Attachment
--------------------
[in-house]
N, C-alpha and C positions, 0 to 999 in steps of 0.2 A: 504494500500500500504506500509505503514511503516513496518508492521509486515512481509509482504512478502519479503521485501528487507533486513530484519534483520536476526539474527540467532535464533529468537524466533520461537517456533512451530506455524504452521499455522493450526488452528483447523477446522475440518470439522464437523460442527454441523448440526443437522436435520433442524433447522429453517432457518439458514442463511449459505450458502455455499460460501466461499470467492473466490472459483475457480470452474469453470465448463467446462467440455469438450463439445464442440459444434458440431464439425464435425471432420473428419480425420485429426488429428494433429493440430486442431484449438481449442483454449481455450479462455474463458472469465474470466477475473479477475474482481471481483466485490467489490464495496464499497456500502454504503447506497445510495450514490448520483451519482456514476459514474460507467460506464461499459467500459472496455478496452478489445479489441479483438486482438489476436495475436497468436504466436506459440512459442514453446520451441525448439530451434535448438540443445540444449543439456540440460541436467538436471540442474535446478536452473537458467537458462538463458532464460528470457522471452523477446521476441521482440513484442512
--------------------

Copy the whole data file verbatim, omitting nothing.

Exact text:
[in-house]
N, C-alpha and C positions, 0 to 999 in steps of 0.2 A: 504494500500500500504506500509505503514511503516513496518508492521509486515512481509509482504512478502519479503521485501528487507533486513530484519534483520536476526539474527540467532535464533529468537524466533520461537517456533512451530506455524504452521499455522493450526488452528483447523477446522475440518470439522464437523460442527454441523448440526443437522436435520433442524433447522429453517432457518439458514442463511449459505450458502455455499460460501466461499470467492473466490472459483475457480470452474469453470465448463467446462467440455469438450463439445464442440459444434458440431464439425464435425471432420473428419480425420485429426488429428494433429493440430486442431484449438481449442483454449481455450479462455474463458472469465474470466477475473479477475474482481471481483466485490467489490464495496464499497456500502454504503447506497445510495450514490448520483451519482456514476459514474460507467460506464461499459467500459472496455478496452478489445479489441479483438486482438489476436495475436497468436504466436506459440512459442514453446520451441525448439530451434535448438540443445540444449543439456540440460541436467538436471540442474535446478536452473537458467537458462538463458532464460528470457522471452523477446521476441521482440513484442512